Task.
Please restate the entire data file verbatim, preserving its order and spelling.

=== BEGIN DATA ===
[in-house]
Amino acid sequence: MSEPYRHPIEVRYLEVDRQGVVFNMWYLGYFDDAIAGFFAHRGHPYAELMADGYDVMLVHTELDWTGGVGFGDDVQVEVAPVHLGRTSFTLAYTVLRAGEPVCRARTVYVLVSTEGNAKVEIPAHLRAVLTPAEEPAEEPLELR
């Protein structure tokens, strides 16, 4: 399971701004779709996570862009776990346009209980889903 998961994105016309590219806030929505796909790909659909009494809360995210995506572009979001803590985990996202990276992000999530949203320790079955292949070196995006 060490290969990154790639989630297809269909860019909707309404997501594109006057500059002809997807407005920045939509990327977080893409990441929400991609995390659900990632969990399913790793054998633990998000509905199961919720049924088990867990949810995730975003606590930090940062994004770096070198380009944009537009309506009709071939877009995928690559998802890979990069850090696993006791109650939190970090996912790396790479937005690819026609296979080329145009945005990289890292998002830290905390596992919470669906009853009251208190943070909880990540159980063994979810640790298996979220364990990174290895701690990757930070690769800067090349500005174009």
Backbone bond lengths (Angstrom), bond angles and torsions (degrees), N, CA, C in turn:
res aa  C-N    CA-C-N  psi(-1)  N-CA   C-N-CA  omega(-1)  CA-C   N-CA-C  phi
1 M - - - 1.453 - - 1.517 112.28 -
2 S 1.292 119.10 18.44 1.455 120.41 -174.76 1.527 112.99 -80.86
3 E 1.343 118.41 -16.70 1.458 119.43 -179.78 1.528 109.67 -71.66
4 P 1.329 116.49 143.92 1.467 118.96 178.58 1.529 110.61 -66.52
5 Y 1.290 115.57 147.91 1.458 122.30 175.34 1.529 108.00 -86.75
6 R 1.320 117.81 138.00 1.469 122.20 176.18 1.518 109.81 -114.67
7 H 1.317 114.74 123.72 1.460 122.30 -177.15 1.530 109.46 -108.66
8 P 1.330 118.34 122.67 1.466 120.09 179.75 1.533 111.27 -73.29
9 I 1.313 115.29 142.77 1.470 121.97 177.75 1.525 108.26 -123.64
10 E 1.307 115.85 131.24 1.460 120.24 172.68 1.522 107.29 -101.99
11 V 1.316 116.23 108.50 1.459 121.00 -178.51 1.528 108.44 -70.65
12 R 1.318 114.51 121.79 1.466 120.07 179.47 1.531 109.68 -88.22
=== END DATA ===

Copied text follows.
[in-house]
Amino acid sequence: MSEPYRHPIEVRYLEVDRQGVVFNMWYLGYFDDAIAGFFAHRGHPYAELMADGYDVMLVHTELDWTGGVGFGDDVQVEVAPVHLGRTSFTLAYTVLRAGEPVCRARTVYVLVSTEGNAKVEIPAHLRAVLTPAEEPAEEPLELR
């Protein structure tokens, strides 16, 4: 399971701004779709996570862009776990346009209980889903 998961994105016309590219806030929505796909790909659909009494809360995210995506572009979001803590985990996202990276992000999530949203320790079955292949070196995006 060490290969990154790639989630297809269909860019909707309404997501594109006057500059002809997807407005920045939509990327977080893409990441929400991609995390659900990632969990399913790793054998633990998000509905199961919720049924088990867990949810995730975003606590930090940062994004770096070198380009944009537009309506009709071939877009995928690559998802890979990069850090696993006791109650939190970090996912790396790479937005690819026609296979080329145009945005990289890292998002830290905390596992919470669906009853009251208190943070909880990540159980063994979810640790298996979220364990990174290895701690990757930070690769800067090349500005174009």
Backbone bond lengths (Angstrom), bond angles and torsions (degrees), N, CA, C in turn:
res aa  C-N    CA-C-N  psi(-1)  N-CA   C-N-CA  omega(-1)  CA-C   N-CA-C  phi
1 M - - - 1.453 - - 1.517 112.28 -
2 S 1.292 119.10 18.44 1.455 120.41 -174.76 1.527 112.99 -80.86
3 E 1.343 118.41 -16.70 1.458 119.43 -179.78 1.528 109.67 -71.66
4 P 1.329 116.49 143.92 1.467 118.96 178.58 1.529 110.61 -66.52
5 Y 1.290 115.57 147.91 1.458 122.30 175.34 1.529 108.00 -86.75
6 R 1.320 117.81 138.00 1.469 122.20 176.18 1.518 109.81 -114.67
7 H 1.317 114.74 123.72 1.460 122.30 -177.15 1.530 109.46 -108.66
8 P 1.330 118.34 122.67 1.466 120.09 179.75 1.533 111.27 -73.29
9 I 1.313 115.29 142.77 1.470 121.97 177.75 1.525 108.26 -123.64
10 E 1.307 115.85 131.24 1.460 120.24 172.68 1.522 107.29 -101.99
11 V 1.316 116.23 108.50 1.459 121.00 -178.51 1.528 108.44 -70.65
12 R 1.318 114.51 121.79 1.466 120.07 179.47 1.531 109.68 -88.22